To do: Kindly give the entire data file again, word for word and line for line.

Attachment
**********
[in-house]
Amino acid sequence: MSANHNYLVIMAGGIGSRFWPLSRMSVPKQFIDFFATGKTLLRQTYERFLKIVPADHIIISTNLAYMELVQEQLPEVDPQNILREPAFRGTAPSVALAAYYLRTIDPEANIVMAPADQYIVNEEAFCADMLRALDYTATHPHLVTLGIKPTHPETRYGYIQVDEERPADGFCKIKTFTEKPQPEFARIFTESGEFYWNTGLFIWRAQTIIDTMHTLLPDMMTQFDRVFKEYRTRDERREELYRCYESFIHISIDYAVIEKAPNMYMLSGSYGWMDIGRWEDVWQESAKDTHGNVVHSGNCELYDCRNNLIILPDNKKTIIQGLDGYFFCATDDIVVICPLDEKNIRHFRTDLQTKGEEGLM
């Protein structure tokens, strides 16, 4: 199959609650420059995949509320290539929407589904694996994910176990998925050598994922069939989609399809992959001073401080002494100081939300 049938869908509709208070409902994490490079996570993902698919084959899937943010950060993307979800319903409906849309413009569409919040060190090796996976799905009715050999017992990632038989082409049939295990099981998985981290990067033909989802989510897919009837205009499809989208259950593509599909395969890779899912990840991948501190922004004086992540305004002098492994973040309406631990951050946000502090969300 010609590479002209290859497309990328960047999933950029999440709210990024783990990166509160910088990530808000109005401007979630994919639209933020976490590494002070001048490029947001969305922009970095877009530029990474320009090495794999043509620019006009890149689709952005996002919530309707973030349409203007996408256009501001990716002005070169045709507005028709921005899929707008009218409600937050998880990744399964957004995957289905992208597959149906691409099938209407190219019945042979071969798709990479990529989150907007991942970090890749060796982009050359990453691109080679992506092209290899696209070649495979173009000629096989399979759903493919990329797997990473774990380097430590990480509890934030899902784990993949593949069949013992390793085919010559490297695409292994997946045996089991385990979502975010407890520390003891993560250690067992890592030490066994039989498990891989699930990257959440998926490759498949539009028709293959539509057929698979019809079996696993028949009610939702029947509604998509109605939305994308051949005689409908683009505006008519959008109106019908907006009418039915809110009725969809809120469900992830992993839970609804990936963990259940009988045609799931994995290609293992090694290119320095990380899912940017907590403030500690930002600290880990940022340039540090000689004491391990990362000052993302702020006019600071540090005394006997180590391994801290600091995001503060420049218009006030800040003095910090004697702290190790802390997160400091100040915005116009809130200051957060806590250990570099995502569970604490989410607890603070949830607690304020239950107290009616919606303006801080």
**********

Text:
[in-house]
Amino acid sequence: MSANHNYLVIMAGGIGSRFWPLSRMSVPKQFIDFFATGKTLLRQTYERFLKIVPADHIIISTNLAYMELVQEQLPEVDPQNILREPAFRGTAPSVALAAYYLRTIDPEANIVMAPADQYIVNEEAFCADMLRALDYTATHPHLVTLGIKPTHPETRYGYIQVDEERPADGFCKIKTFTEKPQPEFARIFTESGEFYWNTGLFIWRAQTIIDTMHTLLPDMMTQFDRVFKEYRTRDERREELYRCYESFIHISIDYAVIEKAPNMYMLSGSYGWMDIGRWEDVWQESAKDTHGNVVHSGNCELYDCRNNLIILPDNKKTIIQGLDGYFFCATDDIVVICPLDEKNIRHFRTDLQTKGEEGLM
């Protein structure tokens, strides 16, 4: 199959609650420059995949509320290539929407589904694996994910176990998925050598994922069939989609399809992959001073401080002494100081939300 049938869908509709208070409902994490490079996570993902698919084959899937943010950060993307979800319903409906849309413009569409919040060190090796996976799905009715050999017992990632038989082409049939295990099981998985981290990067033909989802989510897919009837205009499809989208259950593509599909395969890779899912990840991948501190922004004086992540305004002098492994973040309406631990951050946000502090969300 010609590479002209290859497309990328960047999933950029999440709210990024783990990166509160910088990530808000109005401007979630994919639209933020976490590494002070001048490029947001969305922009970095877009530029990474320009090495794999043509620019006009890149689709952005996002919530309707973030349409203007996408256009501001990716002005070169045709507005028709921005899929707008009218409600937050998880990744399964957004995957289905992208597959149906691409099938209407190219019945042979071969798709990479990529989150907007991942970090890749060796982009050359990453691109080679992506092209290899696209070649495979173009000629096989399979759903493919990329797997990473774990380097430590990480509890934030899902784990993949593949069949013992390793085919010559490297695409292994997946045996089991385990979502975010407890520390003891993560250690067992890592030490066994039989498990891989699930990257959440998926490759498949539009028709293959539509057929698979019809079996696993028949009610939702029947509604998509109605939305994308051949005689409908683009505006008519959008109106019908907006009418039915809110009725969809809120469900992830992993839970609804990936963990259940009988045609799931994995290609293992090694290119320095990380899912940017907590403030500690930002600290880990940022340039540090000689004491391990990362000052993302702020006019600071540090005394006997180590391994801290600091995001503060420049218009006030800040003095910090004697702290190790802390997160400091100040915005116009809130200051957060806590250990570099995502569970604490989410607890603070949830607690304020239950107290009616919606303006801080």